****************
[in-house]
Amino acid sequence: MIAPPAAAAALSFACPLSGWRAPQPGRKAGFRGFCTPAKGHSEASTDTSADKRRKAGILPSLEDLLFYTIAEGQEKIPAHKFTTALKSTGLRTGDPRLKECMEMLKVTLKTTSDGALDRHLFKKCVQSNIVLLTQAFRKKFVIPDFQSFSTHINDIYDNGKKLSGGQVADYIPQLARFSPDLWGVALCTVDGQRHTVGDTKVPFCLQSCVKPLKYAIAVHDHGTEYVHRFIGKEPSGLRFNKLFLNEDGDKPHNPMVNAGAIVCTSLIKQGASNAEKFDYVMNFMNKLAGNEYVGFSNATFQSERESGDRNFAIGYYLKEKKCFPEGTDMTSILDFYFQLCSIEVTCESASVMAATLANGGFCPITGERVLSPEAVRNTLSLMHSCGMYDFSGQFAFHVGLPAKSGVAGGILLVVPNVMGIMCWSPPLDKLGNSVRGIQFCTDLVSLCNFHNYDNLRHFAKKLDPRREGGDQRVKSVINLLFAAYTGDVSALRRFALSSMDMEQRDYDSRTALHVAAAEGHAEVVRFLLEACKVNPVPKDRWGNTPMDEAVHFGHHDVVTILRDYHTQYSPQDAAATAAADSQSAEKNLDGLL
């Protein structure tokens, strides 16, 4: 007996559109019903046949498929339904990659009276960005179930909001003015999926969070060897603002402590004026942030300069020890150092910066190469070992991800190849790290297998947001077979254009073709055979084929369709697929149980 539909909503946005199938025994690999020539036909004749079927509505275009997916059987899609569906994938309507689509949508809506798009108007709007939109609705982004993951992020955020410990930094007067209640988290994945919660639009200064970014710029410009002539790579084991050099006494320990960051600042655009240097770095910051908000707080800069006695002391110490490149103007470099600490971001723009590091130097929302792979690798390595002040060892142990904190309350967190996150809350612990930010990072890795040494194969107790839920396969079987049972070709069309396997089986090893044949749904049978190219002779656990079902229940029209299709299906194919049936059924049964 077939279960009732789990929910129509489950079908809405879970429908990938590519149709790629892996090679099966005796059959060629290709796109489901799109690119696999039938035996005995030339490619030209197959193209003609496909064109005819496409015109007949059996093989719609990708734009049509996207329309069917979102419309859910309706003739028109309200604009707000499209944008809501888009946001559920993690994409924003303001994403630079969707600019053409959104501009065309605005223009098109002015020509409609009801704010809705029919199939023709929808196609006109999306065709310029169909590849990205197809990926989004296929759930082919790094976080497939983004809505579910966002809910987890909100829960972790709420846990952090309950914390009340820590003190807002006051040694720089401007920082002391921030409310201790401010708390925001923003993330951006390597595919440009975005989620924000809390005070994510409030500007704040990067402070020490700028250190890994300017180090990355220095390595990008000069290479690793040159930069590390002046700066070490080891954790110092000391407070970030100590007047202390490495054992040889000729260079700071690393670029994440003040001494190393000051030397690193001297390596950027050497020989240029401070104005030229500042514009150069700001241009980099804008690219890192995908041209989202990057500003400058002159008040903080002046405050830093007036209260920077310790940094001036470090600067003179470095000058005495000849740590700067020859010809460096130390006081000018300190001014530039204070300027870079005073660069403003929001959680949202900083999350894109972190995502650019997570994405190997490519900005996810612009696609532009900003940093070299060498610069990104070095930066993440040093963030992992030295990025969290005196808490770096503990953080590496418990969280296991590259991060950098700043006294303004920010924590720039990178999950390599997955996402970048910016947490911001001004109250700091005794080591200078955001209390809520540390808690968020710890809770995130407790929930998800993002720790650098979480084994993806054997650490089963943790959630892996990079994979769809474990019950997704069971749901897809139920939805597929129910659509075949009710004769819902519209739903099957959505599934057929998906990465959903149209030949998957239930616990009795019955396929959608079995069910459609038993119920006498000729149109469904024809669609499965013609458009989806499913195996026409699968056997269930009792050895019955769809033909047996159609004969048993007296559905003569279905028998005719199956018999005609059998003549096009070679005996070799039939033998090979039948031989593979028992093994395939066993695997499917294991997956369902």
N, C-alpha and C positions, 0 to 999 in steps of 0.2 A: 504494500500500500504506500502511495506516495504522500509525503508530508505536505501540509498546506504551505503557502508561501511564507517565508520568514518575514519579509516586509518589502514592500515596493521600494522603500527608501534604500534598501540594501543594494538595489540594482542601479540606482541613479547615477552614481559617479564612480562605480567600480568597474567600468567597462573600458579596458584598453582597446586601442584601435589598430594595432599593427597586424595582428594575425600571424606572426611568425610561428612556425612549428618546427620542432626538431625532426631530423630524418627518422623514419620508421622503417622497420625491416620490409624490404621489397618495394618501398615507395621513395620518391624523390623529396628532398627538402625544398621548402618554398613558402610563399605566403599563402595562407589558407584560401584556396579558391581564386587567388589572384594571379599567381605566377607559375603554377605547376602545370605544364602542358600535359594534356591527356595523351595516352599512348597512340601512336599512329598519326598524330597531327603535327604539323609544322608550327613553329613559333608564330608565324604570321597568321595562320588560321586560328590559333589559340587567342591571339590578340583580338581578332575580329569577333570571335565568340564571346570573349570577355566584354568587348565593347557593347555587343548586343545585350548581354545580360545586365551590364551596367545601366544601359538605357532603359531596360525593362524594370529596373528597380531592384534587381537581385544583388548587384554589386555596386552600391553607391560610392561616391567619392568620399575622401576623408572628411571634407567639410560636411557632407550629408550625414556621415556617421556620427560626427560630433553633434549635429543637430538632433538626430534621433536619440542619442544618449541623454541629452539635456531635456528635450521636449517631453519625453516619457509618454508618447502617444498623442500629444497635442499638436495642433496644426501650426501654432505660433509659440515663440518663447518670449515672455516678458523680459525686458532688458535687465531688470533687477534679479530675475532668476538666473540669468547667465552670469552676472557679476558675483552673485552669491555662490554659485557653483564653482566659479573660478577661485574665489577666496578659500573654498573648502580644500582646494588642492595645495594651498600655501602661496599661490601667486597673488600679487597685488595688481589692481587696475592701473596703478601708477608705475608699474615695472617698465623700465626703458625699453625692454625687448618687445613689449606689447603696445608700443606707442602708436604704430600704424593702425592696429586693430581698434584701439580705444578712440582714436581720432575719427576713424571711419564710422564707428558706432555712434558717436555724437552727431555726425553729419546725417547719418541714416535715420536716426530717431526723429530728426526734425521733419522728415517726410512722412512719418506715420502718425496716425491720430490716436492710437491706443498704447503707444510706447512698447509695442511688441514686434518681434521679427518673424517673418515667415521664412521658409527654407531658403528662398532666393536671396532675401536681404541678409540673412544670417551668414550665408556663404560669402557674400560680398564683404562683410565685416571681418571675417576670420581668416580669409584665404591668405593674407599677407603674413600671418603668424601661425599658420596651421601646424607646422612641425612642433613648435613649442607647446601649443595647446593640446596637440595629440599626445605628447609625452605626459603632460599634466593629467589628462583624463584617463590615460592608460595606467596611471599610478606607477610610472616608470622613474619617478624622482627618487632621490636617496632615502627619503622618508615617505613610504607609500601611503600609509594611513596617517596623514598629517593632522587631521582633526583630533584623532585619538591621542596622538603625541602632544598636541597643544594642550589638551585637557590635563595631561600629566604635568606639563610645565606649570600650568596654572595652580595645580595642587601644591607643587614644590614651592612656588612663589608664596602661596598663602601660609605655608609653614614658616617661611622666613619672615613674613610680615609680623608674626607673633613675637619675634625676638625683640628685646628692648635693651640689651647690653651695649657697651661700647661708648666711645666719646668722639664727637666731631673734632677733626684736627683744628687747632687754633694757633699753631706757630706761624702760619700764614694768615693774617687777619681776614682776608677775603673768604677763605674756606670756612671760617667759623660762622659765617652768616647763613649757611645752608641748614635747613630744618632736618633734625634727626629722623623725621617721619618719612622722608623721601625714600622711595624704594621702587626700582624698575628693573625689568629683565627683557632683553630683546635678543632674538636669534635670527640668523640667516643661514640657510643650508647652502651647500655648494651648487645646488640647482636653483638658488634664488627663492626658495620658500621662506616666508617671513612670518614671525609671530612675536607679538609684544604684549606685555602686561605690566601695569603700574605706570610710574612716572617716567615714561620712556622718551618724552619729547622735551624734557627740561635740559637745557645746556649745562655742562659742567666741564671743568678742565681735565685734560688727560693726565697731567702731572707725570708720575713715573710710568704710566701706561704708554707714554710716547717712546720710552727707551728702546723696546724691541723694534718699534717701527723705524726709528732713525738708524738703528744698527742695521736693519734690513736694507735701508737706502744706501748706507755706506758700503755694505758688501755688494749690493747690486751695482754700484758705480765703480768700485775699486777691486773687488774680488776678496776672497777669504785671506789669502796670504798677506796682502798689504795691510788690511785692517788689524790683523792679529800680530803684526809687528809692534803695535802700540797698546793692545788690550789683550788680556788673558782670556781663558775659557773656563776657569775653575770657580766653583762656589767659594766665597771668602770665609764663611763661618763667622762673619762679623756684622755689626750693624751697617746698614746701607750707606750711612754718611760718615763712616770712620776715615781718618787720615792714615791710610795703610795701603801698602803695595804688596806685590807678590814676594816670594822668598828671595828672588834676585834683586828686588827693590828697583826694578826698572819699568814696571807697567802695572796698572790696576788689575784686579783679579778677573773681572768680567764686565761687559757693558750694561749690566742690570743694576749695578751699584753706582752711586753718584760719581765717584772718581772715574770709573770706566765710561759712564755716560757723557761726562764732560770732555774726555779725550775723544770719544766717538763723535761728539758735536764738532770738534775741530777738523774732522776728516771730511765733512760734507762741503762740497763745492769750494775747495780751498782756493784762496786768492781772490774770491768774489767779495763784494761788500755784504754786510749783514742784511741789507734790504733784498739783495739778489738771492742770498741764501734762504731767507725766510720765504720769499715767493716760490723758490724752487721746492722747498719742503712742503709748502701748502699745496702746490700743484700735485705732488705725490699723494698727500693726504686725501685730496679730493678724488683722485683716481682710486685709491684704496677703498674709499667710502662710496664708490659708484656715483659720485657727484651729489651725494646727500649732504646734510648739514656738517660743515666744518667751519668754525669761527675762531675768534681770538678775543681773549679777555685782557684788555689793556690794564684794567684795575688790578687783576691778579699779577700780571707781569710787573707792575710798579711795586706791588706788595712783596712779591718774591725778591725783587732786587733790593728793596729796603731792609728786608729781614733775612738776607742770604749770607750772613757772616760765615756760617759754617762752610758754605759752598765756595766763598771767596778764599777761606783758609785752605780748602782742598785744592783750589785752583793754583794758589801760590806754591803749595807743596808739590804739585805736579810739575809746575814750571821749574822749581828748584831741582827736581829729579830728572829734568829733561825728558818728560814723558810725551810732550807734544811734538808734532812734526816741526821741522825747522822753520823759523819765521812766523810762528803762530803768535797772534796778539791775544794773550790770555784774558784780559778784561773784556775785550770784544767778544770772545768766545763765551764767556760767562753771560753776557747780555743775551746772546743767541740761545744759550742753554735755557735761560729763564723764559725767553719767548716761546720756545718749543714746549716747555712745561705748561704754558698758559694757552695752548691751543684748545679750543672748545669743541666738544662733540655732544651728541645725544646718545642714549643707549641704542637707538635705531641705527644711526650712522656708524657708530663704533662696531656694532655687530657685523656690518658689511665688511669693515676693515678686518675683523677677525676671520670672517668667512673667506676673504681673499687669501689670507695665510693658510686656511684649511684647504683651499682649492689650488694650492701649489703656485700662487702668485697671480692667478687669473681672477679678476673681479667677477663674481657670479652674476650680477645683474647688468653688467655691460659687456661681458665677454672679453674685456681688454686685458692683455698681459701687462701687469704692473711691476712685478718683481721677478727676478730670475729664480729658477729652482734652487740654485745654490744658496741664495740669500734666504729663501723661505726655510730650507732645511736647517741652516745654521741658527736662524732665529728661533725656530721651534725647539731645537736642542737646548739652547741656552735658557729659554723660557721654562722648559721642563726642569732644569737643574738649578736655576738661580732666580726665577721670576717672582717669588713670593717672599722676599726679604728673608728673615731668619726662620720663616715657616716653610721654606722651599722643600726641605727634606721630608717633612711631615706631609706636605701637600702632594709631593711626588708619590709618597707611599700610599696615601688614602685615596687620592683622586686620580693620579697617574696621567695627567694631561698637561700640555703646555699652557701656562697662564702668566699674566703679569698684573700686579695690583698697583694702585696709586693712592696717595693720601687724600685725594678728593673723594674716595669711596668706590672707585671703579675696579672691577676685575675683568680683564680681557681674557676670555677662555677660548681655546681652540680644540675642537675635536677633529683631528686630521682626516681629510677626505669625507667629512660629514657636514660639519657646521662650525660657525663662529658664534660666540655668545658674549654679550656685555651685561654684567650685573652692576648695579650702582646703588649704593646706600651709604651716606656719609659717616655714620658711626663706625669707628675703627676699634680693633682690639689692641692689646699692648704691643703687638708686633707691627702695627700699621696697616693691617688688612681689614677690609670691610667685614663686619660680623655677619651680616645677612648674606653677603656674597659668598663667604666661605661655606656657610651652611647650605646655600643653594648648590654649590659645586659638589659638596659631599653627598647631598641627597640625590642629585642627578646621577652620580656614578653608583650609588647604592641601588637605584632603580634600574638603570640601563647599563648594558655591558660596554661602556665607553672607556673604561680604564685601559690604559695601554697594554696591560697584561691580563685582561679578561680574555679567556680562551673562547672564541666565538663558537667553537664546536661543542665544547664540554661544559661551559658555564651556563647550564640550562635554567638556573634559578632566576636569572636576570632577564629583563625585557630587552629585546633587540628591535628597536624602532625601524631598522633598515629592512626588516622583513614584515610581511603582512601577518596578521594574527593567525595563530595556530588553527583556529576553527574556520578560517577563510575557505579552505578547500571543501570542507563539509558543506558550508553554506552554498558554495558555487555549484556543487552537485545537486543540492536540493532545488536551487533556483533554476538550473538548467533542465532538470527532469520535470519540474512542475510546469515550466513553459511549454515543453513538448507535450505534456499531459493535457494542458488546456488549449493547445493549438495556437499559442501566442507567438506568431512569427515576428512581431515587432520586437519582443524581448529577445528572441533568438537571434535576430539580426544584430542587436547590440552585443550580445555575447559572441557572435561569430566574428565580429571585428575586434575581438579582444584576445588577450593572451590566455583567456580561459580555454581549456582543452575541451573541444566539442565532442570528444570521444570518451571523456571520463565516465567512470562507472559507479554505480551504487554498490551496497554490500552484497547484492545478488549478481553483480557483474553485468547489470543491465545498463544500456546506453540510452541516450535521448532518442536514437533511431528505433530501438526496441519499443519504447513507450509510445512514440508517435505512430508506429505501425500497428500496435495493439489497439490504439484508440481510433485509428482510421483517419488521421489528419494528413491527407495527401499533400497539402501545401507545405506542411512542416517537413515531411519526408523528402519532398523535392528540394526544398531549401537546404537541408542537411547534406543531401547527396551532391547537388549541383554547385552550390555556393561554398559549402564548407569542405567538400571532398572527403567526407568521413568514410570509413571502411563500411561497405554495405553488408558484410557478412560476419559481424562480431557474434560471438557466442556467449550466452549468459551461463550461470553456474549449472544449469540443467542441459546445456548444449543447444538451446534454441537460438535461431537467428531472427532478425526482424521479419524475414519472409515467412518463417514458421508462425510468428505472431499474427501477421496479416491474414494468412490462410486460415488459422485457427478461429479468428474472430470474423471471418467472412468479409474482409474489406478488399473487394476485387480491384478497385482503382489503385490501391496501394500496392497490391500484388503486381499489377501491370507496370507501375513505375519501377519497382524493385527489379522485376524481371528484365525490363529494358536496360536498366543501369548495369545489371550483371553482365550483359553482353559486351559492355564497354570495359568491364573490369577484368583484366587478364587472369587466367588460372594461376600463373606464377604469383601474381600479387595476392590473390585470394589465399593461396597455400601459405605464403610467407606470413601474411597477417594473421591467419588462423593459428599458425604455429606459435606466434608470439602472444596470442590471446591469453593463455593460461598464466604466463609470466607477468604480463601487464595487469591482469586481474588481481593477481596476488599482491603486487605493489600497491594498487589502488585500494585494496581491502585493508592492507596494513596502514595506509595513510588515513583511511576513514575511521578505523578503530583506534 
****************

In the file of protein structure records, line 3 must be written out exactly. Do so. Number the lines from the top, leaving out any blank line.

């Protein structure tokens, strides 16, 4: 007996559109019903046949498929339904990659009276960005179930909001003015999926969070060897603002402590004026942030300069020890150092910066190469070992991800190849790290297998947001077979254009073709055979084929369709697929149980 539909909503946005199938025994690999020539036909004749079927509505275009997916059987899609569906994938309507689509949508809506798009108007709007939109609705982004993951992020955020410990930094007067209640988290994945919660639009200064970014710029410009002539790579084991050099006494320990960051600042655009240097770095910051908000707080800069006695002391110490490149103007470099600490971001723009590091130097929302792979690798390595002040060892142990904190309350967190996150809350612990930010990072890795040494194969107790839920396969079987049972070709069309396997089986090893044949749904049978190219002779656990079902229940029209299709299906194919049936059924049964 077939279960009732789990929910129509489950079908809405879970429908990938590519149709790629892996090679099966005796059959060629290709796109489901799109690119696999039938035996005995030339490619030209197959193209003609496909064109005819496409015109007949059996093989719609990708734009049509996207329309069917979102419309859910309706003739028109309200604009707000499209944008809501888009946001559920993690994409924003303001994403630079969707600019053409959104501009065309605005223009098109002015020509409609009801704010809705029919199939023709929808196609006109999306065709310029169909590849990205197809990926989004296929759930082919790094976080497939983004809505579910966002809910987890909100829960972790709420846990952090309950914390009340820590003190807002006051040694720089401007920082002391921030409310201790401010708390925001923003993330951006390597595919440009975005989620924000809390005070994510409030500007704040990067402070020490700028250190890994300017180090990355220095390595990008000069290479690793040159930069590390002046700066070490080891954790110092000391407070970030100590007047202390490495054992040889000729260079700071690393670029994440003040001494190393000051030397690193001297390596950027050497020989240029401070104005030229500042514009150069700001241009980099804008690219890192995908041209989202990057500003400058002159008040903080002046405050830093007036209260920077310790940094001036470090600067003179470095000058005495000849740590700067020859010809460096130390006081000018300190001014530039204070300027870079005073660069403003929001959680949202900083999350894109972190995502650019997570994405190997490519900005996810612009696609532009900003940093070299060498610069990104070095930066993440040093963030992992030295990025969290005196808490770096503990953080590496418990969280296991590259991060950098700043006294303004920010924590720039990178999950390599997955996402970048910016947490911001001004109250700091005794080591200078955001209390809520540390808690968020710890809770995130407790929930998800993002720790650098979480084994993806054997650490089963943790959630892996990079994979769809474990019950997704069971749901897809139920939805597929129910659509075949009710004769819902519209739903099957959505599934057929998906990465959903149209030949998957239930616990009795019955396929959608079995069910459609038993119920006498000729149109469904024809669609499965013609458009989806499913195996026409699968056997269930009792050895019955769809033909047996159609004969048993007296559905003569279905028998005719199956018999005609059998003549096009070679005996070799039939033998090979039948031989593979028992093994395939066993695997499917294991997956369902």